Dr. Reynolds’ primary astronomical interests are as a solar system astronomer. His studies and research include craters and cratering mechanisms, meteorites, and solar eclipses. He has successfully observed 18 total solar eclipses, the first of which was March 7, 1970.  Mike is a long-time member of the ALPO and serves on the ALPO Board of Directors. He is the Eclipse Coordinator, and currently is the Executive Director of the ALPO.  He is currently a Professor of Astronomy at Florida State College and the Executive Director Emeritus of the Chabot Space & Science Center in Oakland, California.


Dr. Sam Finn – Gravitational Wave Astronomy

On September 14, 2015 the Laser Interferometer Gravitational-wave Observatory (LIGO) made the first direct detection of gravitational waves. With the detection of GW150914 astronomy has crossed a divide: before that detection we could know our universe (almost) only through its electromagnetic signs and portents; today – and henceforth – we can listen to the thrum of the engine that powers it. In this presentation we’ll discuss what gravitational waves are, why their discovery is important, and what we have learned from the first three gravitational wave events and triggers: GW150914, LVT151012, and GW151226.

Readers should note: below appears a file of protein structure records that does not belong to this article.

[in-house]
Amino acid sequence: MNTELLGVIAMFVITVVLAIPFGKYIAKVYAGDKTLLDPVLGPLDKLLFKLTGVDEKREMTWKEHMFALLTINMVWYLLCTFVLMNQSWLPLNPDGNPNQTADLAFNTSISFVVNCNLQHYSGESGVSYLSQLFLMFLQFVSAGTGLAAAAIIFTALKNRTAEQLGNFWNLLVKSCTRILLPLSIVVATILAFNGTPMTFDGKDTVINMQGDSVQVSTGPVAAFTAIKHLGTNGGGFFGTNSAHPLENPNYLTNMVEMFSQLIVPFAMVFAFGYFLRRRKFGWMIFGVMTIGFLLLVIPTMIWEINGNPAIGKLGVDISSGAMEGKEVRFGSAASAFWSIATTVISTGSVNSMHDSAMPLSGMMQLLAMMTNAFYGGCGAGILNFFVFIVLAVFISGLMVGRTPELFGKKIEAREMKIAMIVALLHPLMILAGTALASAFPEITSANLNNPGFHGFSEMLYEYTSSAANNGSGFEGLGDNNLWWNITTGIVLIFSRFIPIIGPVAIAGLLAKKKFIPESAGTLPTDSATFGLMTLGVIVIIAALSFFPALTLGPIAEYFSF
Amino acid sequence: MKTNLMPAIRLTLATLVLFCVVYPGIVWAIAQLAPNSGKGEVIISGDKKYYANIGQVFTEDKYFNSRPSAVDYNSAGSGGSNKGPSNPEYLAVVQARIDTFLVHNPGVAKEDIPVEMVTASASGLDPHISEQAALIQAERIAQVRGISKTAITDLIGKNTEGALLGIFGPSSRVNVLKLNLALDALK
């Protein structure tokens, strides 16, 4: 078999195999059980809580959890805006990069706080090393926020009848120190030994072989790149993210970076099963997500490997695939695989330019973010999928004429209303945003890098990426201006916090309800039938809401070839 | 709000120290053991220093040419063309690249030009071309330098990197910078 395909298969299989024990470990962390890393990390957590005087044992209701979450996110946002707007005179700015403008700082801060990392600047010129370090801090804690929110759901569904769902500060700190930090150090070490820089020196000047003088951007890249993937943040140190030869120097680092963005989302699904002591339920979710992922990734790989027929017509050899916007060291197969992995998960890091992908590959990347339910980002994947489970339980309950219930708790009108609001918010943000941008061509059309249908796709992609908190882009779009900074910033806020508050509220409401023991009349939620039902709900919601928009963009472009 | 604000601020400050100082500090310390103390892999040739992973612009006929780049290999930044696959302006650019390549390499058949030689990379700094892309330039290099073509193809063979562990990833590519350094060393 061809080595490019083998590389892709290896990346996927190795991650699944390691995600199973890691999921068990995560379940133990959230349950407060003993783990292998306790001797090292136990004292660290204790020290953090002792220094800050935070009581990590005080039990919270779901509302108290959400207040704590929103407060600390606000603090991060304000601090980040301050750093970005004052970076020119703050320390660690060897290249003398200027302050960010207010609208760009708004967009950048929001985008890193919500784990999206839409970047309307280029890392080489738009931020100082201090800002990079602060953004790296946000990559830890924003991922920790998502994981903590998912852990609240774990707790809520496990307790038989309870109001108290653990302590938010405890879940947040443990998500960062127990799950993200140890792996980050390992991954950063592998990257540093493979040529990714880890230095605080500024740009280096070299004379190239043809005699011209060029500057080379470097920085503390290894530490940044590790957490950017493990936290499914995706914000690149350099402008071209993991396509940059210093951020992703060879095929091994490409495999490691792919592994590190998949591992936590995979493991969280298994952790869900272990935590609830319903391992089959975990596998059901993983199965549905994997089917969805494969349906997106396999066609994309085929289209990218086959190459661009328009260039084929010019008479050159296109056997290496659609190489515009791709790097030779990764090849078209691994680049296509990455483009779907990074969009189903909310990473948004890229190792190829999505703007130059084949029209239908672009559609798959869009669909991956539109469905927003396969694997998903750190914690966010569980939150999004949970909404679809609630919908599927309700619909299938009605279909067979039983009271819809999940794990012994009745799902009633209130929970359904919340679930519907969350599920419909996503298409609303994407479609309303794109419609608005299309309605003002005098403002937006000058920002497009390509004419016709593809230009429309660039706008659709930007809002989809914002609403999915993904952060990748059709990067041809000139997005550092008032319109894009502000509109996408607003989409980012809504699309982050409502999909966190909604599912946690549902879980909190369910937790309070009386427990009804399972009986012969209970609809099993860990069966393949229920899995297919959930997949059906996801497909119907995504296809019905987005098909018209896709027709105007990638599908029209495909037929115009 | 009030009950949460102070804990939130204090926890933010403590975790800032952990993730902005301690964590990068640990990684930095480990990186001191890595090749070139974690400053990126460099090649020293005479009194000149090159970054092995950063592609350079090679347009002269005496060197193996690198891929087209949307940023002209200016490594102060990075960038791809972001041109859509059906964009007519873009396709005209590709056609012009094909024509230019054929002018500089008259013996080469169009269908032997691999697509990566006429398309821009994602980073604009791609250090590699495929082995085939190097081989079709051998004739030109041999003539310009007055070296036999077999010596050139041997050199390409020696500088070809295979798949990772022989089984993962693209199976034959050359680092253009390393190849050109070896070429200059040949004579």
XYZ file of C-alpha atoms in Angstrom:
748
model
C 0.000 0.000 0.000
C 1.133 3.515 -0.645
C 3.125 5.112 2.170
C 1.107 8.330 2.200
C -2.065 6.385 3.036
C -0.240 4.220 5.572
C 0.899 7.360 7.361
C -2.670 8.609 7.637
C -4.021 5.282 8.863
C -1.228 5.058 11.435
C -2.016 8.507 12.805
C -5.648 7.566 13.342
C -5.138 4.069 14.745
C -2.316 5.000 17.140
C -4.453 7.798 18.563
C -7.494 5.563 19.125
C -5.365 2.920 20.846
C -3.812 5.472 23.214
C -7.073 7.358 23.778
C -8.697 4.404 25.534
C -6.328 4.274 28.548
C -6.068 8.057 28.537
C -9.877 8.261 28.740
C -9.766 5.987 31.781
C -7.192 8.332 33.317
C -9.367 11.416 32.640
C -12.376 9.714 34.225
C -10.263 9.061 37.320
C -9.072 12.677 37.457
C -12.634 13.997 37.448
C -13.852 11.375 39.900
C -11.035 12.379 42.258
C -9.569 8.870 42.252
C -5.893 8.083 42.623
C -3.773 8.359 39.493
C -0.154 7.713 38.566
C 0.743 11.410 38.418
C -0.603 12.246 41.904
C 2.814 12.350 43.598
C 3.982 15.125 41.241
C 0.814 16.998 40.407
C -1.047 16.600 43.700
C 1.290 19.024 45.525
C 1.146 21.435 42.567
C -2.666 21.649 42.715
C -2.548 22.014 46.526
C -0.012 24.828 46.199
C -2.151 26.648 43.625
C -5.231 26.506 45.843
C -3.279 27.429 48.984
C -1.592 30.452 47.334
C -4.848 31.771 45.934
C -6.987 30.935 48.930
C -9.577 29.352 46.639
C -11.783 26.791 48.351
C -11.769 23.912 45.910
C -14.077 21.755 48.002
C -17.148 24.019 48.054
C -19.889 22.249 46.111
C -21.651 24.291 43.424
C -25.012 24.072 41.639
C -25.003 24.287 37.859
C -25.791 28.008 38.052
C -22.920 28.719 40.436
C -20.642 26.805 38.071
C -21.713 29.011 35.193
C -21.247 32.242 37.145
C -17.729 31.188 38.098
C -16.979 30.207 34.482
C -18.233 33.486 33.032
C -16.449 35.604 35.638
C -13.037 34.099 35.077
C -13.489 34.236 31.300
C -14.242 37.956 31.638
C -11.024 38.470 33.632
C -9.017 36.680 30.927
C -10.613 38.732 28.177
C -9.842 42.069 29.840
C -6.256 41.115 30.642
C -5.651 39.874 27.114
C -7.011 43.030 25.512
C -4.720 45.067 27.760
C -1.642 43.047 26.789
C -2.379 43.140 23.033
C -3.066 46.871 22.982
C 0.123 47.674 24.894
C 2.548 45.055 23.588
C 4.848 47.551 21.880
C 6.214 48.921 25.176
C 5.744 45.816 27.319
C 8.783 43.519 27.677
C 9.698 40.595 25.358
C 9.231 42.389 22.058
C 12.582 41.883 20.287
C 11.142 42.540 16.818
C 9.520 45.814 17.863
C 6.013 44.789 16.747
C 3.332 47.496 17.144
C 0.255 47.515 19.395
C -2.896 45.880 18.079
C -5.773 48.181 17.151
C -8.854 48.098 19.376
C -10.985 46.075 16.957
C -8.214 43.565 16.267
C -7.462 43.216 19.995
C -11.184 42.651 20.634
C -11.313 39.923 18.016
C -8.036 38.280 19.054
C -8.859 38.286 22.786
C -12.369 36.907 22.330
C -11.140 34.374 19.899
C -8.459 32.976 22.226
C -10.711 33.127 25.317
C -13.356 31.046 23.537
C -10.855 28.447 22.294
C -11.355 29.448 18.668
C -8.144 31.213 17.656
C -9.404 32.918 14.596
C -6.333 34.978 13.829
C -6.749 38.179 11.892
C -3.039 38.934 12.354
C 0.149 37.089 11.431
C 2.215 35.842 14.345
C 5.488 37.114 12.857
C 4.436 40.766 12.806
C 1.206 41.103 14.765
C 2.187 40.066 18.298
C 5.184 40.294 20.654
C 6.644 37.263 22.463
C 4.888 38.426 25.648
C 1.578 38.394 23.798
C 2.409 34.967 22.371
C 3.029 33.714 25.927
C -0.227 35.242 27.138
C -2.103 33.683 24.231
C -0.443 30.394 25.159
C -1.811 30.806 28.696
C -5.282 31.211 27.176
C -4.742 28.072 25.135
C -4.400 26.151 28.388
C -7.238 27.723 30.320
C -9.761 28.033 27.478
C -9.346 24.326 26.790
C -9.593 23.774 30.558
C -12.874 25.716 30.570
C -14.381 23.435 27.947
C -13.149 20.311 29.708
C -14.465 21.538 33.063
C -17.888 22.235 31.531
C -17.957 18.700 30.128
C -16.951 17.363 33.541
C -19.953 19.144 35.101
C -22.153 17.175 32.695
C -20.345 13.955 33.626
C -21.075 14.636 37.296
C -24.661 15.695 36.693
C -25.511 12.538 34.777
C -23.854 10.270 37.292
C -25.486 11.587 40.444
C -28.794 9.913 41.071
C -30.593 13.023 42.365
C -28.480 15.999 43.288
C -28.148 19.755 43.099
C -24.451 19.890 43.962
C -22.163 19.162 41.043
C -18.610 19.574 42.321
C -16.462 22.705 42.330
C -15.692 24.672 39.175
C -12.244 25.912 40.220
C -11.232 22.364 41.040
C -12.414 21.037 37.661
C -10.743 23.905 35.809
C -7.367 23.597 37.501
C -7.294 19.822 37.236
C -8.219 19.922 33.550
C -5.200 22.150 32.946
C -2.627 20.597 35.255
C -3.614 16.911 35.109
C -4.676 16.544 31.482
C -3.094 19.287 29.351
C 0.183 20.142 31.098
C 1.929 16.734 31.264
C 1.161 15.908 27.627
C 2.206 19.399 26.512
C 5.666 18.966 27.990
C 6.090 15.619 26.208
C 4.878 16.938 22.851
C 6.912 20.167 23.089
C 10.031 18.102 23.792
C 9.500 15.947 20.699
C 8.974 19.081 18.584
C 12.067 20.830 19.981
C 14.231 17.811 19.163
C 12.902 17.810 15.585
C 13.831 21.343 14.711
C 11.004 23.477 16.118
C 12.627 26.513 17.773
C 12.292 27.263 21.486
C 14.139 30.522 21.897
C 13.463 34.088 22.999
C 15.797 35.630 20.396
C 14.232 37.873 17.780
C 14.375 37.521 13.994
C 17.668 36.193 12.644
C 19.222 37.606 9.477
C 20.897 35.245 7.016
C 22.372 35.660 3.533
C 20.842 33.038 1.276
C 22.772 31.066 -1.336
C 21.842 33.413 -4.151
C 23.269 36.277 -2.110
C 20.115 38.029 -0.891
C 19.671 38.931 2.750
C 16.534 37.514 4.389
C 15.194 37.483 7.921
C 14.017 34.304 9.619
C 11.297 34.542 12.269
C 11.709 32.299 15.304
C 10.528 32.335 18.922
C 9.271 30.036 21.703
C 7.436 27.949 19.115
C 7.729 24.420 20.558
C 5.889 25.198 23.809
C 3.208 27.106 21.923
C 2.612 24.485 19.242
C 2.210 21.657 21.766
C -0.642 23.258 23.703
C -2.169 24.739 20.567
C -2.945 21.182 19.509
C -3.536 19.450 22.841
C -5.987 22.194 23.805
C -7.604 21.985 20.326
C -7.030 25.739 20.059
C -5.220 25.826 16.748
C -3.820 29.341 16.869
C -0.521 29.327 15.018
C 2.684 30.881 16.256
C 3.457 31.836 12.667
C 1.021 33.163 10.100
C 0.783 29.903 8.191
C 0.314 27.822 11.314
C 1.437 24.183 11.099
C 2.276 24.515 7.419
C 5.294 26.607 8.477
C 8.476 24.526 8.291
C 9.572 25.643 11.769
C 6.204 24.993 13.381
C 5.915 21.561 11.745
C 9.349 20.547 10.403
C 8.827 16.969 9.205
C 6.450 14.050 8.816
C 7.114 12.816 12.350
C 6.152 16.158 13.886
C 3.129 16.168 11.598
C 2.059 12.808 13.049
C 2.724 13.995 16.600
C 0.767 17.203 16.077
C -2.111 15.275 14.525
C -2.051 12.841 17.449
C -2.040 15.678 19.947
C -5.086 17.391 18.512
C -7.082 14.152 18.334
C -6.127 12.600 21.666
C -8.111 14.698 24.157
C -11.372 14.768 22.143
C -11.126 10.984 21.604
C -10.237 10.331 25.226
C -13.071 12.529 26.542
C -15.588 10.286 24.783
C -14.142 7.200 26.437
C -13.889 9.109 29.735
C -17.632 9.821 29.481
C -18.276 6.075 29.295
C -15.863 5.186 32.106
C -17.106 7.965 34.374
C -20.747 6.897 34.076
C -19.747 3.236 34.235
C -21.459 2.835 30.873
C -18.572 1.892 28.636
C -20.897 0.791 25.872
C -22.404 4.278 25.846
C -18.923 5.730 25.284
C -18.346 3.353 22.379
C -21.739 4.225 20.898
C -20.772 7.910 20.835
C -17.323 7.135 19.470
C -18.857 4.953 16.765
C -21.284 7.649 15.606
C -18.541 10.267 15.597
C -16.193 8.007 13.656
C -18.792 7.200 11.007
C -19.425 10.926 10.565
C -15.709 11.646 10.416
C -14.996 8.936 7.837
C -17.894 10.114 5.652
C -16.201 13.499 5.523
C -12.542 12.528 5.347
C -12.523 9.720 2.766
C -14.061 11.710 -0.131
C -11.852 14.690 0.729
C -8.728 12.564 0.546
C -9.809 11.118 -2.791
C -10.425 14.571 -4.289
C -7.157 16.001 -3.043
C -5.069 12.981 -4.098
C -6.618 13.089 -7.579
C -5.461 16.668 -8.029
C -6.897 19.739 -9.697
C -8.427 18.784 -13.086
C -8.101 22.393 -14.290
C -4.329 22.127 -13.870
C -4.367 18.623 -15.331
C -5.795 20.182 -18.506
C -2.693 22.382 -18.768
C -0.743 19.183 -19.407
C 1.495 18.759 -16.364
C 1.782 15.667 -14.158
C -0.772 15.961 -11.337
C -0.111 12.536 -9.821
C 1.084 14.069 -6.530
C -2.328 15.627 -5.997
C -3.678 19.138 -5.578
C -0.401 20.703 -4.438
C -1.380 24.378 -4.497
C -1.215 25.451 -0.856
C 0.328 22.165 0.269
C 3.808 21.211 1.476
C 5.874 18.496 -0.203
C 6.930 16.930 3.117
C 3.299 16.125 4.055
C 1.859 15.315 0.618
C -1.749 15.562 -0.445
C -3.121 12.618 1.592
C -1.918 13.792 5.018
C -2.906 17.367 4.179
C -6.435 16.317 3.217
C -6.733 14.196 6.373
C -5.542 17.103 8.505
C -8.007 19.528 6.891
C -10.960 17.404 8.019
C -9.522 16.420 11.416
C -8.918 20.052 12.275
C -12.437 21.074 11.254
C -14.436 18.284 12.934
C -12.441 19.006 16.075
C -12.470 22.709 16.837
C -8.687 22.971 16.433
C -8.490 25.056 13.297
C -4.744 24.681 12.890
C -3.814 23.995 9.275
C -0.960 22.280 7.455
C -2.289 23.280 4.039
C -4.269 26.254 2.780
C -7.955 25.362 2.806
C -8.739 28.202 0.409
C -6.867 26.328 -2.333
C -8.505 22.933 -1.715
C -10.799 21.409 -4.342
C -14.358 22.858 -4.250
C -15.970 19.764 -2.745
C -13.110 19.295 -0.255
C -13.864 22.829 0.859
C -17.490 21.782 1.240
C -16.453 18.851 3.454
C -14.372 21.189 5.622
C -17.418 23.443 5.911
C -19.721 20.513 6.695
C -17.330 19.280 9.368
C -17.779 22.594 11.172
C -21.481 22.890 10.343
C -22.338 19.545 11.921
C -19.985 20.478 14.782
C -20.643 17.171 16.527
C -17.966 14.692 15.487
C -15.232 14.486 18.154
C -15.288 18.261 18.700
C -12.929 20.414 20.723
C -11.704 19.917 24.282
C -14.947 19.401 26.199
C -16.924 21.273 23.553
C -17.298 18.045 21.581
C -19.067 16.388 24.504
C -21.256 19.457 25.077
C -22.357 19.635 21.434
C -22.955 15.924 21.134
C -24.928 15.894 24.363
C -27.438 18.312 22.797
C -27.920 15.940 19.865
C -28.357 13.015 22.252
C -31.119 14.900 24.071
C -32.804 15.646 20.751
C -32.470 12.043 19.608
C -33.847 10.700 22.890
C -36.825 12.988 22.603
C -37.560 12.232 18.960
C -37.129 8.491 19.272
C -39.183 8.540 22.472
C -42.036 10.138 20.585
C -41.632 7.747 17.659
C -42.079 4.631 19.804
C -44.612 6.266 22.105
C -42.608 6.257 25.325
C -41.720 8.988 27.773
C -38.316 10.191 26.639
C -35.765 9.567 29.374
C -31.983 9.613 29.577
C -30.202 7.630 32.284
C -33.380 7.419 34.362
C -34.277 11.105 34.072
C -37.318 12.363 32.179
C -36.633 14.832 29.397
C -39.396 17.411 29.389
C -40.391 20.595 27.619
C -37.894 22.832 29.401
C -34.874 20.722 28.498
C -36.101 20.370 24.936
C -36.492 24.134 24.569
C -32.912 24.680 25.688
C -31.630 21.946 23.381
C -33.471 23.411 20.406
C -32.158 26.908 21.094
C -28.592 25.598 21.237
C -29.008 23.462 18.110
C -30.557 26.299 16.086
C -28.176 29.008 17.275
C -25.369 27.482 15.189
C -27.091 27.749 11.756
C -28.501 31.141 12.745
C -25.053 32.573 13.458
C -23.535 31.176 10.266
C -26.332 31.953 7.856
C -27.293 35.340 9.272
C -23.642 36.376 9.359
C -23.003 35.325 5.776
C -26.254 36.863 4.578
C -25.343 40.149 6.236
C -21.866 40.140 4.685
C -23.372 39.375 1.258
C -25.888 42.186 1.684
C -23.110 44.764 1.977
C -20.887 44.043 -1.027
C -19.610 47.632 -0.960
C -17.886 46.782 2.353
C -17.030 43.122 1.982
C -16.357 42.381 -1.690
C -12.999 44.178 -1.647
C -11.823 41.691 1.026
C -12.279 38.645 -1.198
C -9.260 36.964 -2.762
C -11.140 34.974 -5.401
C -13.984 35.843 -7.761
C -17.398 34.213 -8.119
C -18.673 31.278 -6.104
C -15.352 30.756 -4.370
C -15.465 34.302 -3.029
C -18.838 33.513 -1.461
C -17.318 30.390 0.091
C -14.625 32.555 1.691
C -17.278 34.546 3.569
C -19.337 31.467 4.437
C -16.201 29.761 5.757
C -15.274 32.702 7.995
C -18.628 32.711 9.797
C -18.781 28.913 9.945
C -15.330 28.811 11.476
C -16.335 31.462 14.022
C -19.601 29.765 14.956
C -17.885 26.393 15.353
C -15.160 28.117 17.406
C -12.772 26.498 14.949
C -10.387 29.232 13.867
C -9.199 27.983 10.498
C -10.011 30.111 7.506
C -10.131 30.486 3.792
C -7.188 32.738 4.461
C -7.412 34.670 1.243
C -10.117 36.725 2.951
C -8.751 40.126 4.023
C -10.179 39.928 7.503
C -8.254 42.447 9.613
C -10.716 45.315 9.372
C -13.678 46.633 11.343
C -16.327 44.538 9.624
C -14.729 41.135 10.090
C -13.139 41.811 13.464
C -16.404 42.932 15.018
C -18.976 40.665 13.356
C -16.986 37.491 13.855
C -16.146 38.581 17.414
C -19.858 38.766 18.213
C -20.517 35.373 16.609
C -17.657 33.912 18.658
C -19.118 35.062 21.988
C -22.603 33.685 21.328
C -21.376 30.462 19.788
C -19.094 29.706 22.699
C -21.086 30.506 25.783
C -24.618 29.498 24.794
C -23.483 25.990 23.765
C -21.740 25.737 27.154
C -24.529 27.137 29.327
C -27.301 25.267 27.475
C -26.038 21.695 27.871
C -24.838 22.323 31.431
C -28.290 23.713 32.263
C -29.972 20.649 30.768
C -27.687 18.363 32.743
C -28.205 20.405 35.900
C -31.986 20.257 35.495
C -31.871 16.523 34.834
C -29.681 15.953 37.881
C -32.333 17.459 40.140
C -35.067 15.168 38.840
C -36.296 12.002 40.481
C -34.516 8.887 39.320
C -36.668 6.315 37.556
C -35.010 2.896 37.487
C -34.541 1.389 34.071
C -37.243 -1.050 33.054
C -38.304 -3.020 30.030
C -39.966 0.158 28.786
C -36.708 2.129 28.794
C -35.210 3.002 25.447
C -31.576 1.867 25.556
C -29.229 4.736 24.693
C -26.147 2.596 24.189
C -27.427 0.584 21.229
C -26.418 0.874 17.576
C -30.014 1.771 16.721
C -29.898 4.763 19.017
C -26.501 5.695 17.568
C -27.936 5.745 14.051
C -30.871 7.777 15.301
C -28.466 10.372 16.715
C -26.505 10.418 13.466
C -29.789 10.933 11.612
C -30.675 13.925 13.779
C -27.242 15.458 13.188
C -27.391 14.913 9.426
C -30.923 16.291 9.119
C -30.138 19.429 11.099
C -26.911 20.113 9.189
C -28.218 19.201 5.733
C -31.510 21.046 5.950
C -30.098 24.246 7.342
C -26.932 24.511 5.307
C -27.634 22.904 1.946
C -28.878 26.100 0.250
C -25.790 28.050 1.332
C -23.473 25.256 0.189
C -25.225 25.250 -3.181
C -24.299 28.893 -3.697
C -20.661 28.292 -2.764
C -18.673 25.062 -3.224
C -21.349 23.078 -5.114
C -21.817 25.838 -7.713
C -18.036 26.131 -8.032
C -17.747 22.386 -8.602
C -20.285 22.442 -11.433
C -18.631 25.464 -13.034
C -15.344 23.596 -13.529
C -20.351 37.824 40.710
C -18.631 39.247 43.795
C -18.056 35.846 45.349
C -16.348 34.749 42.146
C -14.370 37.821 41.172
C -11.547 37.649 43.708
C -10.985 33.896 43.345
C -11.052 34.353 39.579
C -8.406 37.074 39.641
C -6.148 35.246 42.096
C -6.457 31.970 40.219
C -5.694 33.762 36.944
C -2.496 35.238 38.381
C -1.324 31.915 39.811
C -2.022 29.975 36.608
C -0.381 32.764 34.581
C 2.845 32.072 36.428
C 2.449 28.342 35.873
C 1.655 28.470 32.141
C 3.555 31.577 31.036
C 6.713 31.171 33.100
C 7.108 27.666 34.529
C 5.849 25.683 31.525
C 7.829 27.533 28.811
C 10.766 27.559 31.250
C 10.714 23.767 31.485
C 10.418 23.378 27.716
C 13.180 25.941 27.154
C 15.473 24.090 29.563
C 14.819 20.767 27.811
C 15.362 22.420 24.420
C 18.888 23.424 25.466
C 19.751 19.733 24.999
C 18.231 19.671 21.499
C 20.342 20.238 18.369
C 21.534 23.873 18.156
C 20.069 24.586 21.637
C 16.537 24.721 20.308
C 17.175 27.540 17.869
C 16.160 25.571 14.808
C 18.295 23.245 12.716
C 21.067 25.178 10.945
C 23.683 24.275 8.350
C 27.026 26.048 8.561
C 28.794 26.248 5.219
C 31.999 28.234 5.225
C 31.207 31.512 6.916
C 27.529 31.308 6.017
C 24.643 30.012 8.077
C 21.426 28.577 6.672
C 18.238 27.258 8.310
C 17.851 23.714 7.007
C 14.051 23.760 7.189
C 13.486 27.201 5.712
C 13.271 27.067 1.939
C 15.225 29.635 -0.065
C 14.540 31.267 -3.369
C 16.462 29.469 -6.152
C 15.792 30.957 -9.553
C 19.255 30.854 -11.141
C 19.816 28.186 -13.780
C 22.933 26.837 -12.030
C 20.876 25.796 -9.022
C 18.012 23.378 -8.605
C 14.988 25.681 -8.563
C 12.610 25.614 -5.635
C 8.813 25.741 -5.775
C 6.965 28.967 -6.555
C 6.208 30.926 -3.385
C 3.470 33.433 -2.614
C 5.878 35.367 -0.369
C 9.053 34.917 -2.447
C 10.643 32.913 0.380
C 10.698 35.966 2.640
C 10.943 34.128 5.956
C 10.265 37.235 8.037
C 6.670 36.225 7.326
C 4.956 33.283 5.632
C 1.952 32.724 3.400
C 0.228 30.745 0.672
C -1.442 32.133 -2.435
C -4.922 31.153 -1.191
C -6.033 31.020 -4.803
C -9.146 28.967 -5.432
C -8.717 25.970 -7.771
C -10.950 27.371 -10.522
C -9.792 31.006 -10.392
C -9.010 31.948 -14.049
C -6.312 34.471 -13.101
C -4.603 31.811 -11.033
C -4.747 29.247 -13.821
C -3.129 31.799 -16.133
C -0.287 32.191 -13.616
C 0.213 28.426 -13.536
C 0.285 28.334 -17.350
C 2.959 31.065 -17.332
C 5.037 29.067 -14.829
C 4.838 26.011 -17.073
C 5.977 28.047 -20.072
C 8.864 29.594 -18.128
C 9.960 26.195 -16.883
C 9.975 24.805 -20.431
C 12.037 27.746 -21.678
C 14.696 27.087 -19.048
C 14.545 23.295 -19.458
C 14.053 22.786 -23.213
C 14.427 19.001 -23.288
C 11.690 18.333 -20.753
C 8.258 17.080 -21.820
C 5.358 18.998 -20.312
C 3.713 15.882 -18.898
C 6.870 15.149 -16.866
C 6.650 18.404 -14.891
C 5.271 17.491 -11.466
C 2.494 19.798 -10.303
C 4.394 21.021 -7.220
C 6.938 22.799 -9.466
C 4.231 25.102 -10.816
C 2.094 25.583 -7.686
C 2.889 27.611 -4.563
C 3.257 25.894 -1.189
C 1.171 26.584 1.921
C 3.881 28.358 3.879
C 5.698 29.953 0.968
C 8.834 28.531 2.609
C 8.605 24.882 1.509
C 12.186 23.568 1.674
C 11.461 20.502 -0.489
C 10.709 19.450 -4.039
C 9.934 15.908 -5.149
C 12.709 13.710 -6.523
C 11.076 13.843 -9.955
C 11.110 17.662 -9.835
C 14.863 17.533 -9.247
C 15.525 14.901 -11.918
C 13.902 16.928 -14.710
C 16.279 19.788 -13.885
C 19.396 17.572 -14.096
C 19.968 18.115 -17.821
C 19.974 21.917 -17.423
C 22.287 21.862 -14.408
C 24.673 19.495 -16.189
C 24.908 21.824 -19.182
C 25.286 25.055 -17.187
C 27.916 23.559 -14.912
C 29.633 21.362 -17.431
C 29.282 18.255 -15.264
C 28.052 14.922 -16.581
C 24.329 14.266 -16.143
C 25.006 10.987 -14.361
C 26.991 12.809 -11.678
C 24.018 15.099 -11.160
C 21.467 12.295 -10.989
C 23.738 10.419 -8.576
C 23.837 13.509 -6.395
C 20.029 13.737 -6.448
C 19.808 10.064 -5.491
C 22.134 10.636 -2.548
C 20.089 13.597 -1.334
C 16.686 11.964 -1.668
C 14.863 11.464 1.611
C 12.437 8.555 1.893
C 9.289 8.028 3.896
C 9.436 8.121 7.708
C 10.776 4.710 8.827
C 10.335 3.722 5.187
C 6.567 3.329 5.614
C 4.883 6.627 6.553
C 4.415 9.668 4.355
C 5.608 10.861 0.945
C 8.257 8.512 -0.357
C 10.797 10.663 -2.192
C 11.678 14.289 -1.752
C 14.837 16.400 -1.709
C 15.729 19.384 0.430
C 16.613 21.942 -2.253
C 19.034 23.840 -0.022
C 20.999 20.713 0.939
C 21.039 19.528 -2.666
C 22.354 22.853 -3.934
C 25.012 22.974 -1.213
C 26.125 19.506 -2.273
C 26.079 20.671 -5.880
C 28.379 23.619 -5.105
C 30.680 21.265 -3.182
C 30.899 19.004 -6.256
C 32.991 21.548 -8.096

Sam Finn is a Professor of Physics and a Professor of Astronomy and Astrophysics at the Penn State University. Since completing his Ph.D. in 1987, he has been and remains involved in efforts to detect gravitational waves on the ground, in space, and via astronomical observation; study gravitational wave sources and how gravitational waves propagate through space; and prepare for the use of gravitational waves as a tool of astronomical discovery. An amateur astronomer since grade school, in high school he would take his 4.5” Newtonian camping in Yosemite Valley, spending several nights every year observing at Glacier Point (7200 ft). Following a 30 year hiatus, he returned to amateur observing four years ago, vowing never to leave it again.


Larry McHenry – Obscure Open Star Clusters